I’ve thought about it for months, now. I still don’t get it. Put aside the fundamental issue of independence (or even respecting the mandate of the Scottish Parliament to even hold a referendum, let alone the notion of independence itself) for me, and there are still so many dealbreakers. The party is committed to renewal of nuclear weapons – dealbreaker. The party is committed to a complete UK-wide withdrawal from the European Union despite Scotland, Northern Ireland, & Gibraltar voting to stay – dealbreaker. The party refuses to adopt even the extreme compromise of Single Market Membership & retention of Free Movement – dealbreaker. And that’s not even considering the fact Corbyn’s party will stop at nothing to destroy the SNP, even if it costs them a shot at government.

I mean, look at this. For God’s sake.

Wings provided a very short and concise piece of advice for Mr Corbyn, but there’s one problem: Mr Corbyn’s party are 3rd in all 13 Scottish seats currently under occupation by Theresa May’s party. Of those 13 seats, a paltry 3 of them appear in the 150 best shots for a Corbyn gain:

Renfrewshire East, Scotland: 7,150 majority, 6.65% swing to win

Ayr, Carrick and Cumnock, Scotland: 7,526 majority, 10.28% swing to win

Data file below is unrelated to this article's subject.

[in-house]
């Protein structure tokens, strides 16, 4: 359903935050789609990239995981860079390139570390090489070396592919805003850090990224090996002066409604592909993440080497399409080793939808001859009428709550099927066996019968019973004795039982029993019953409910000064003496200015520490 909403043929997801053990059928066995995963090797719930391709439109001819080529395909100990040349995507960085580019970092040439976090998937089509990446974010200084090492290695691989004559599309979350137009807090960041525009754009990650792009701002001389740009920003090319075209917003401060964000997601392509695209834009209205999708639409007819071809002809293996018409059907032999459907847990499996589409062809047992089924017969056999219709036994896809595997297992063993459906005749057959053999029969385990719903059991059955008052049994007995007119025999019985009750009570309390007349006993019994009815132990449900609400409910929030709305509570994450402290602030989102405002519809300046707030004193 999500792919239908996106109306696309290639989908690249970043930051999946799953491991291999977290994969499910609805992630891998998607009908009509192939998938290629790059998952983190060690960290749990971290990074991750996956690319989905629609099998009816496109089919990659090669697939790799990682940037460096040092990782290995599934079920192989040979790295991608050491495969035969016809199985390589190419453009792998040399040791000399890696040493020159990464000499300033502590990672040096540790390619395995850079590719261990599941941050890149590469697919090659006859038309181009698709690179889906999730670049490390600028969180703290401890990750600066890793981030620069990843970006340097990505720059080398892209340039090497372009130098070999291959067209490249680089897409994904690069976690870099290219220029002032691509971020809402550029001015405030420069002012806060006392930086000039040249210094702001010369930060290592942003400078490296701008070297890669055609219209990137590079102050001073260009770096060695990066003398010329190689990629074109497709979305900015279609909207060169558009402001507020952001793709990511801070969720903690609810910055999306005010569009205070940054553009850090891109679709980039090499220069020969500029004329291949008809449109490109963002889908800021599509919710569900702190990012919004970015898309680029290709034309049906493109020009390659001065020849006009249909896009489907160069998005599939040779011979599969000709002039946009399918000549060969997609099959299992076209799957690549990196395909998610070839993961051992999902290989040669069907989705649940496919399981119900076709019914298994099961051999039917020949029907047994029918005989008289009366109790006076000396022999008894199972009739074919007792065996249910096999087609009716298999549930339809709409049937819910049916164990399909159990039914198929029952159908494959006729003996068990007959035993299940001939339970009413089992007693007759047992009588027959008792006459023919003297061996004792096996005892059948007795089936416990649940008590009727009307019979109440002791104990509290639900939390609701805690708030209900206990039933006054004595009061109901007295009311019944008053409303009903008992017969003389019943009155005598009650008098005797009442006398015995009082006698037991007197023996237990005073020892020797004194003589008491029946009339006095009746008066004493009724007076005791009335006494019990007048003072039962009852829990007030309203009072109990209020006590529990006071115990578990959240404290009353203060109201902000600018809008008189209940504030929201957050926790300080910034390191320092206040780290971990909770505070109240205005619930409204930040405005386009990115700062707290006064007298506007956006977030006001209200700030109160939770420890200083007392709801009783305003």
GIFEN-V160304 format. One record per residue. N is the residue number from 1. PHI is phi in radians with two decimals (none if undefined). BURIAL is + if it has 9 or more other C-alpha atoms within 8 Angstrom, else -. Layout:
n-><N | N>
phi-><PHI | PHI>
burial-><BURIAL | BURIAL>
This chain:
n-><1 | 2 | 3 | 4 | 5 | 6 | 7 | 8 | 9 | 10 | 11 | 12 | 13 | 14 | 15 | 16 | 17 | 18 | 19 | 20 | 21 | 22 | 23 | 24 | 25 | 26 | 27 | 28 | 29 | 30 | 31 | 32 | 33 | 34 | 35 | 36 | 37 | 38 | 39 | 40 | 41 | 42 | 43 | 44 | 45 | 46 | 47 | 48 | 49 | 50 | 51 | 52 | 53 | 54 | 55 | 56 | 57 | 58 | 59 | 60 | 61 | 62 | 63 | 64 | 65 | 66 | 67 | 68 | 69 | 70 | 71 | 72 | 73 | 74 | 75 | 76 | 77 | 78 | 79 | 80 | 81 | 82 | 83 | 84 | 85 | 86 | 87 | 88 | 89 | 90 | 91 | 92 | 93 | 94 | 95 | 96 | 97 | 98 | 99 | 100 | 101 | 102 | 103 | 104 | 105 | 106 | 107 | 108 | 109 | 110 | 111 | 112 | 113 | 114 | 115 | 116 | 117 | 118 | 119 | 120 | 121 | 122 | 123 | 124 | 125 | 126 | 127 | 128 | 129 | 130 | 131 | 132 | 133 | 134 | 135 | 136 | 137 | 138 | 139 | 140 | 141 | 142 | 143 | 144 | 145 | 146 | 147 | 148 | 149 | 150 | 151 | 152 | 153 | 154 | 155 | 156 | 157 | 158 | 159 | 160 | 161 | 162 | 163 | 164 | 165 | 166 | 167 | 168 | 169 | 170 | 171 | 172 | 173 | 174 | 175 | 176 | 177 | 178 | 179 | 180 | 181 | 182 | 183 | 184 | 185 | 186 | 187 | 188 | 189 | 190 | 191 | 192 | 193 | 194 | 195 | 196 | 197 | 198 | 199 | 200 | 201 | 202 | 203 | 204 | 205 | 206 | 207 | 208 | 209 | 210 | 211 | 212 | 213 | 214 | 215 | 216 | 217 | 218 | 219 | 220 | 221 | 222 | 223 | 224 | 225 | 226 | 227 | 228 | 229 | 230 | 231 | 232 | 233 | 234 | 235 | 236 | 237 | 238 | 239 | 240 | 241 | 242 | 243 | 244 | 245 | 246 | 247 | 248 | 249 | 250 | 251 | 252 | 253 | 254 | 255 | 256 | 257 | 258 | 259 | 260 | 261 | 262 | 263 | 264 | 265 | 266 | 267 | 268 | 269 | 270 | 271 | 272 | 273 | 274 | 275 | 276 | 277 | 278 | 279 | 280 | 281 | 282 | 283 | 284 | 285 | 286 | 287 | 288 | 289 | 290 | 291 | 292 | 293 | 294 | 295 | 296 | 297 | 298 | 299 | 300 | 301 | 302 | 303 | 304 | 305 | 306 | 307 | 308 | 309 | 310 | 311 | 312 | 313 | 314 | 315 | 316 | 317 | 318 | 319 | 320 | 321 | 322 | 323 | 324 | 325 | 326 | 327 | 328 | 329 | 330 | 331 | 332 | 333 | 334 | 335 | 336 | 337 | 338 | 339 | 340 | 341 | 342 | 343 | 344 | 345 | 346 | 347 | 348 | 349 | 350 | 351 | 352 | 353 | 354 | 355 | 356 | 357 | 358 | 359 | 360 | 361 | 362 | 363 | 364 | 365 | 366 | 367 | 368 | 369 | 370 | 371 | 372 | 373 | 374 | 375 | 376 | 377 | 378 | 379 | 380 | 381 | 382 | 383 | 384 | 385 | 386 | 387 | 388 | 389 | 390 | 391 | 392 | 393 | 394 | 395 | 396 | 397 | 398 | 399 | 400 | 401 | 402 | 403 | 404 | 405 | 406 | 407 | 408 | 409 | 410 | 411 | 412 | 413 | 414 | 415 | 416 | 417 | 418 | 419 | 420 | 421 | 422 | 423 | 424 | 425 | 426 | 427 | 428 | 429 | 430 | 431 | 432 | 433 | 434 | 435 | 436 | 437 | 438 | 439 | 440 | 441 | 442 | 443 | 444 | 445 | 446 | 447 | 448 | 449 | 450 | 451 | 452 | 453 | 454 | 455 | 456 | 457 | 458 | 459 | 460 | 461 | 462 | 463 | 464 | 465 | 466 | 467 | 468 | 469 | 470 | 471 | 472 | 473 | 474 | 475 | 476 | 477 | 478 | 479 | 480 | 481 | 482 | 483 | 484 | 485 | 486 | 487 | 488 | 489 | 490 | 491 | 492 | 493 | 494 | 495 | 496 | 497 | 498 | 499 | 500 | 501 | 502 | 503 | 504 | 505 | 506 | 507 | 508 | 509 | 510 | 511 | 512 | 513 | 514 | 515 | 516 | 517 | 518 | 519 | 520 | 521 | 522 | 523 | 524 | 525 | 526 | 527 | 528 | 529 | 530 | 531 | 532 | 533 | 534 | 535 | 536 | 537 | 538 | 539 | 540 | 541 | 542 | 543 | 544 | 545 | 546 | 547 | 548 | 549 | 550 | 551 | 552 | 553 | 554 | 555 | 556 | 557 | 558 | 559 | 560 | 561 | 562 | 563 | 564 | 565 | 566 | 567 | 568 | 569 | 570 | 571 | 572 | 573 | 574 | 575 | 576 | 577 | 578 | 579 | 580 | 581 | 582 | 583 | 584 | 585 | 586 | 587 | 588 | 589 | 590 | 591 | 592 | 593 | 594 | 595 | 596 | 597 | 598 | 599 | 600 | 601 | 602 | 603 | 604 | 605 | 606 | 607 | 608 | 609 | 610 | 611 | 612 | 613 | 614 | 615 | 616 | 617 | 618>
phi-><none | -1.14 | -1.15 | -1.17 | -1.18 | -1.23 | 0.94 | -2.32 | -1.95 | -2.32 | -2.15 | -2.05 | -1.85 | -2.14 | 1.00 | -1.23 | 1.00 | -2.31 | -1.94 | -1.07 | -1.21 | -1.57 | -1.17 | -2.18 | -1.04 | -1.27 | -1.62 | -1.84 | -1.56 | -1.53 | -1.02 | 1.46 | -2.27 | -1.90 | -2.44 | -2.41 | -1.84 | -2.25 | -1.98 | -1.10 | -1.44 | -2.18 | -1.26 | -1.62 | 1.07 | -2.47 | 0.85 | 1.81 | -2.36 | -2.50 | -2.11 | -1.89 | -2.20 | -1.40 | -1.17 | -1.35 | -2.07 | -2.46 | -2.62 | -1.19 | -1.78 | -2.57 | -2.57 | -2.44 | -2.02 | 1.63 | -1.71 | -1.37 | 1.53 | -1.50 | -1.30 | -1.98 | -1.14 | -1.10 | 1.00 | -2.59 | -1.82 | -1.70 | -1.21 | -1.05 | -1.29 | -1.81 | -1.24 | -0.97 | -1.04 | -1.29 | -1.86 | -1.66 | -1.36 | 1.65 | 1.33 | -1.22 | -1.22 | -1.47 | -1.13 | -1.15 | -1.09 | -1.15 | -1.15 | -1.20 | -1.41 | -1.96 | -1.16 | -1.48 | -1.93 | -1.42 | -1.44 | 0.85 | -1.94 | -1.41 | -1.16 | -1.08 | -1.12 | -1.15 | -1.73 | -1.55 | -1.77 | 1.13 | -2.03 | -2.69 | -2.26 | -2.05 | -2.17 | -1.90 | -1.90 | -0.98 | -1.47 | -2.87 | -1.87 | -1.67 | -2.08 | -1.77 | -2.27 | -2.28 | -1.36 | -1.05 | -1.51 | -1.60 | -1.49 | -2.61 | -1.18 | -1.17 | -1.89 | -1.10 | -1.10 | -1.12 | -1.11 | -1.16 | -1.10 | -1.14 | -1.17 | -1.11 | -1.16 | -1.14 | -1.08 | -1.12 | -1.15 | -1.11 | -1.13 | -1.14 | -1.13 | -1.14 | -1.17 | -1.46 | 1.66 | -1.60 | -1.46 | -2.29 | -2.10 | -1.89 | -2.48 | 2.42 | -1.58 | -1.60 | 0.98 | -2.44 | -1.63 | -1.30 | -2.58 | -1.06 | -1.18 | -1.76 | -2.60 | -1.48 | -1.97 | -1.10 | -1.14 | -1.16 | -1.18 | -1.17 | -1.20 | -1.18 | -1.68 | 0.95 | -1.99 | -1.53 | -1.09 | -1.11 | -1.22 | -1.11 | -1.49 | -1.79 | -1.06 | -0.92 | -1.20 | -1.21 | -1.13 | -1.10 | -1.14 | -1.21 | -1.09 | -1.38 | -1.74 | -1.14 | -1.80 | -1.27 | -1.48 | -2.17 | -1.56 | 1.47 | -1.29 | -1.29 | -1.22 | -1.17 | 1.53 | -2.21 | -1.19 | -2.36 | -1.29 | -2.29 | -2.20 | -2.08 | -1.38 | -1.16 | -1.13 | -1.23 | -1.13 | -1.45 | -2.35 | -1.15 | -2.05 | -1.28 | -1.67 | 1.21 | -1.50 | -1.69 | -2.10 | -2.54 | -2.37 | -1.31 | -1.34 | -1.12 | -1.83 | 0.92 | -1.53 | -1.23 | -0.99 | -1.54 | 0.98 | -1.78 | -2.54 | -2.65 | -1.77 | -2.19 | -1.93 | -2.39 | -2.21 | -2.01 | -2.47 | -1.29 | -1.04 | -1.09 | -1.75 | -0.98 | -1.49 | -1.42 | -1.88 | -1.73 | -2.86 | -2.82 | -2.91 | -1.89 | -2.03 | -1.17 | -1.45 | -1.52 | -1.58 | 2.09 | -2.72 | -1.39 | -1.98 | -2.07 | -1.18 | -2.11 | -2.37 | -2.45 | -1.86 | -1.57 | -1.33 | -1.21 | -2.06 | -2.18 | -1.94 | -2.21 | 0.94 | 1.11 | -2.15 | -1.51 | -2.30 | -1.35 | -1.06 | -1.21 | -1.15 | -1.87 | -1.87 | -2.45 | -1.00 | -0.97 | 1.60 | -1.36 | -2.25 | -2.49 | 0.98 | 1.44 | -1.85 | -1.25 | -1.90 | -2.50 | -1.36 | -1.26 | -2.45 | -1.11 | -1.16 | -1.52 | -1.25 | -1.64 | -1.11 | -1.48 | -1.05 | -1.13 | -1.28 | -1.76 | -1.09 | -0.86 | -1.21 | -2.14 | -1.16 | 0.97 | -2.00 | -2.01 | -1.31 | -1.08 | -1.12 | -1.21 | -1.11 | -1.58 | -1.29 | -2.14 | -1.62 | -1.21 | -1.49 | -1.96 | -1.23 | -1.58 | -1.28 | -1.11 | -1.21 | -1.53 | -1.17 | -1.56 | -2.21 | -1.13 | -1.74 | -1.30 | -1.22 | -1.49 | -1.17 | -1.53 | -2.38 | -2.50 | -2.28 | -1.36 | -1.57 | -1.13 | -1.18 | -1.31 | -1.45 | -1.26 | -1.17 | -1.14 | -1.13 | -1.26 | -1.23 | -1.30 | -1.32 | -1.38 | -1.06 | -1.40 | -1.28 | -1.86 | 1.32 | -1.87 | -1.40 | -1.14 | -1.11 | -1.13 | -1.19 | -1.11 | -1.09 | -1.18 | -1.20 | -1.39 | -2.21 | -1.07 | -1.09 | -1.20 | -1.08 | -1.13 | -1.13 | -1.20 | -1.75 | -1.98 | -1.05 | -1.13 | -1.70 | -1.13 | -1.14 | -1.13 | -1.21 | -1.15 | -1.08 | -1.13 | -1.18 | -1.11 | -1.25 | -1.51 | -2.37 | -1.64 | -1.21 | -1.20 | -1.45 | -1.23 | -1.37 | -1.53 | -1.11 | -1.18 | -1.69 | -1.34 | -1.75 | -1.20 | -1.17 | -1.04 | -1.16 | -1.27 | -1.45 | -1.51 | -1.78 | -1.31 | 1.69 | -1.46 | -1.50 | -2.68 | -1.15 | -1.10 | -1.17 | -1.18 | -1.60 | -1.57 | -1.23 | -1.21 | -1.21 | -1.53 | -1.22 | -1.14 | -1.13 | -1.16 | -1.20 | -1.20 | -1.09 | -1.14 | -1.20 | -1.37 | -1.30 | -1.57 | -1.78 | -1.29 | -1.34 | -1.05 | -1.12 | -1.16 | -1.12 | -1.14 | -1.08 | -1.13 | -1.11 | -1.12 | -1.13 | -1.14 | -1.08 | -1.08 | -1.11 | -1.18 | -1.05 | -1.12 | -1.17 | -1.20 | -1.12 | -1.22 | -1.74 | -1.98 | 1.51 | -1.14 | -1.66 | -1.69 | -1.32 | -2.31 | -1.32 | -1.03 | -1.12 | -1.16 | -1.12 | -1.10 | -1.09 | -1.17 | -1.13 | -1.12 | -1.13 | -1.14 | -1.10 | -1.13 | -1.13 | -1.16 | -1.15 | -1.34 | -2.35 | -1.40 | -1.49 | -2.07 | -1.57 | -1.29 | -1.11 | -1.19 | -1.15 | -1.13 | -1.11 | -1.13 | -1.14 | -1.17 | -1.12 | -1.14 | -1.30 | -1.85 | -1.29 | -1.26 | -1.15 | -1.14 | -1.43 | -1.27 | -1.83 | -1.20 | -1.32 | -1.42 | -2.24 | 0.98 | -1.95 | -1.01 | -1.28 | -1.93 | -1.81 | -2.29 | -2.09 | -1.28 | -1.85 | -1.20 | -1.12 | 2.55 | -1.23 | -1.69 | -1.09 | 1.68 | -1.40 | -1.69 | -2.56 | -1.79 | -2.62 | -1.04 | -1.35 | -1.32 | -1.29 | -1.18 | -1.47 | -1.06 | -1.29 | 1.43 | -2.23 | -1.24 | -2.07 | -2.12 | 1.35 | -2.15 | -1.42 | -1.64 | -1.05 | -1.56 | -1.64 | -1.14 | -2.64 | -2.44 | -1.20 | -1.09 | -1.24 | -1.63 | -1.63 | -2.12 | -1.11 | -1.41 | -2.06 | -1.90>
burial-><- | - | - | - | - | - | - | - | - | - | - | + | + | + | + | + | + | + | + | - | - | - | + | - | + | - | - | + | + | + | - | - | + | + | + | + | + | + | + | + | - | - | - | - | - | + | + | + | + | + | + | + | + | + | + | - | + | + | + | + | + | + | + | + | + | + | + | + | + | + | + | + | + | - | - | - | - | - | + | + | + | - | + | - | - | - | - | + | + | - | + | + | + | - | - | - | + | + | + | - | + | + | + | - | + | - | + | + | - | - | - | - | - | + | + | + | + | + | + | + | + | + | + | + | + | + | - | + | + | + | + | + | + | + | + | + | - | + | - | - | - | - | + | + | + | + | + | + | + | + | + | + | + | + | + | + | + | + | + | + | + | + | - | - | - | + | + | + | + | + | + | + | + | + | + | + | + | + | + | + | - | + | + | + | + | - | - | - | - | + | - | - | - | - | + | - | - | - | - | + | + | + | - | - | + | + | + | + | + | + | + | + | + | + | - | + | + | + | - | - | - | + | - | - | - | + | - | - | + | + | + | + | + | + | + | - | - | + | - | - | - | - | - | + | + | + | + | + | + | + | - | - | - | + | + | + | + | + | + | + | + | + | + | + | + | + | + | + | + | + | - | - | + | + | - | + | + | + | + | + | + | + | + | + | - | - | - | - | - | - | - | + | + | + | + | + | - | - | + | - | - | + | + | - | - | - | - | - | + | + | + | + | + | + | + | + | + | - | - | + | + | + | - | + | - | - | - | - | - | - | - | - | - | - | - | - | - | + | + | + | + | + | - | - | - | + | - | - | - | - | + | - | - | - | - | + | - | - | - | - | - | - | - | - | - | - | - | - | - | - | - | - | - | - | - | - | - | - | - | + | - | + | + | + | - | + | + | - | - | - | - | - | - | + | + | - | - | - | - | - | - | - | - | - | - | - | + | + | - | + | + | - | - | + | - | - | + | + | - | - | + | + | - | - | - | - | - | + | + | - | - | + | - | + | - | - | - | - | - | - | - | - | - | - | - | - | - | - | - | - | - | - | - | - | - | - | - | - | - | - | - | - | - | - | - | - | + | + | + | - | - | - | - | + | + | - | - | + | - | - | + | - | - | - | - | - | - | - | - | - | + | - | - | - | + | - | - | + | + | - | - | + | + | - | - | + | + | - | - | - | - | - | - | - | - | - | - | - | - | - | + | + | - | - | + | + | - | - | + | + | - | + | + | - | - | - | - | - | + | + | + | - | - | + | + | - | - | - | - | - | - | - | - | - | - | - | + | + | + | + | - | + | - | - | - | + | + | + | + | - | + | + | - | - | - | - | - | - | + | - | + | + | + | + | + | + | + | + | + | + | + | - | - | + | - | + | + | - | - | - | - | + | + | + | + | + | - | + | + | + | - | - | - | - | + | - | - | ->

Aberdeen South, Scotland: 9,603 majority, 10.91% swing to win

All but two of the UK Government Party-held seats in Scotland require a greater than 10% swing to win. Mr Corbyn’s party needs 325 MPs to vote for him to become Prime Minister. As Wings says, even if you replace every single SNP MP with one from Mr Corbyn’s party, his net gain is 0. Unlike David Cameron’s party devouring their erstwhile coalition partners, Corbyn taking SNP seats cannot provide him with a majority, be it the 18 marginals, or even all 35. Even taking every single seat in Scotland would not be enough for an overall majority, and would rely upon a pact with the decidedly unreliable Coalition Party – which neither side is remotely interested in.

Is there anywhere – anywhere at all – that Mr Corbyn could find more seats?

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Absent Without Leaving

I took a complete break from social media over the past two weeks. Part of this is because of my personal response to the 2017 Local Elections – in particular the Inverclyde result, which I still take very personally – and the aftermath. As of this post, there is still no new administration, and all we have to go on is hearsay. So, until the new administration is in place, I won’t comment on the election, the upcoming General Election, or anything overtly constitutional or political.

However, there was another, much more serious reason. It was a problem which was developing for months before the election, and came to a head in the last few weeks. As a resident of the area this problem affects, as well as a Community Councillor, I did a lot of work behind the scenes with others to find a peaceful resolution to a very tense and volatile situation. Several agencies, including Inverclyde Council, River Clyde Homes, and Police Scotland, were involved: I cannot thank them enough for their hard work and diligence in this very difficult situation. I am beyond relieved that this crisis looks to be over, and hope that all concerned can learn from this experience.

I hope I’ll be able to explain more fully in the future, though that may not be possible. Suffice to say, life was extremely interesting.